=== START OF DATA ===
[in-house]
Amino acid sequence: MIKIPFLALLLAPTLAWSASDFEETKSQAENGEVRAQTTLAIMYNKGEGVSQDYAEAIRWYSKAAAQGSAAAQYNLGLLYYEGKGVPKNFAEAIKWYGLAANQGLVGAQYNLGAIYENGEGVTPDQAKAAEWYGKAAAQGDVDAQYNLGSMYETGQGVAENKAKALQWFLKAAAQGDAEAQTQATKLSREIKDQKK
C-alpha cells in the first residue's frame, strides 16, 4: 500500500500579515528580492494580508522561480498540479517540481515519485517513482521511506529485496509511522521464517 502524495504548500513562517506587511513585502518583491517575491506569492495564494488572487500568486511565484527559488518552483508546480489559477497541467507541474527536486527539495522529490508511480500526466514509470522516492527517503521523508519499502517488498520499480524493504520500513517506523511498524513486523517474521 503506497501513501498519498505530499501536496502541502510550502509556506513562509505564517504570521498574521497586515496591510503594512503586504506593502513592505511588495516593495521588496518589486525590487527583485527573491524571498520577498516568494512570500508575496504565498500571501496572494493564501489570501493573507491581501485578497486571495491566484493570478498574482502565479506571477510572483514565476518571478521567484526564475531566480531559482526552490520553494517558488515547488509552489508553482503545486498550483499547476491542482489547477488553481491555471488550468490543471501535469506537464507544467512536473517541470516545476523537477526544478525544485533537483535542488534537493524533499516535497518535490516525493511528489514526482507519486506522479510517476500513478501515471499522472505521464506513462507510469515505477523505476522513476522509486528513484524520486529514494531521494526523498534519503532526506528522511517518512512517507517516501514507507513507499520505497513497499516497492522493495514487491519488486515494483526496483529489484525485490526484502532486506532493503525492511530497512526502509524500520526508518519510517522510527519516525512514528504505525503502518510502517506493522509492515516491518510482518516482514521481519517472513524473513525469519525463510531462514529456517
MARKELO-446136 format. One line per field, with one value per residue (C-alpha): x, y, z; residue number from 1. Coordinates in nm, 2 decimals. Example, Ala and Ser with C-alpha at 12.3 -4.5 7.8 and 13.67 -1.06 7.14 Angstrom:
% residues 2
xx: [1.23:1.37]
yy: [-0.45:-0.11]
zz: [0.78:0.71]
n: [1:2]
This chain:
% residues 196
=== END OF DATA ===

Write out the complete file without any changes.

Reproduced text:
[in-house]
Amino acid sequence: MIKIPFLALLLAPTLAWSASDFEETKSQAENGEVRAQTTLAIMYNKGEGVSQDYAEAIRWYSKAAAQGSAAAQYNLGLLYYEGKGVPKNFAEAIKWYGLAANQGLVGAQYNLGAIYENGEGVTPDQAKAAEWYGKAAAQGDVDAQYNLGSMYETGQGVAENKAKALQWFLKAAAQGDAEAQTQATKLSREIKDQKK
C-alpha cells in the first residue's frame, strides 16, 4: 500500500500579515528580492494580508522561480498540479517540481515519485517513482521511506529485496509511522521464517 502524495504548500513562517506587511513585502518583491517575491506569492495564494488572487500568486511565484527559488518552483508546480489559477497541467507541474527536486527539495522529490508511480500526466514509470522516492527517503521523508519499502517488498520499480524493504520500513517506523511498524513486523517474521 503506497501513501498519498505530499501536496502541502510550502509556506513562509505564517504570521498574521497586515496591510503594512503586504506593502513592505511588495516593495521588496518589486525590487527583485527573491524571498520577498516568494512570500508575496504565498500571501496572494493564501489570501493573507491581501485578497486571495491566484493570478498574482502565479506571477510572483514565476518571478521567484526564475531566480531559482526552490520553494517558488515547488509552489508553482503545486498550483499547476491542482489547477488553481491555471488550468490543471501535469506537464507544467512536473517541470516545476523537477526544478525544485533537483535542488534537493524533499516535497518535490516525493511528489514526482507519486506522479510517476500513478501515471499522472505521464506513462507510469515505477523505476522513476522509486528513484524520486529514494531521494526523498534519503532526506528522511517518512512517507517516501514507507513507499520505497513497499516497492522493495514487491519488486515494483526496483529489484525485490526484502532486506532493503525492511530497512526502509524500520526508518519510517522510527519516525512514528504505525503502518510502517506493522509492515516491518510482518516482514521481519517472513524473513525469519525463510531462514529456517
MARKELO-446136 format. One line per field, with one value per residue (C-alpha): x, y, z; residue number from 1. Coordinates in nm, 2 decimals. Example, Ala and Ser with C-alpha at 12.3 -4.5 7.8 and 13.67 -1.06 7.14 Angstrom:
% residues 2
xx: [1.23:1.37]
yy: [-0.45:-0.11]
zz: [0.78:0.71]
n: [1:2]
This chain:
% residues 196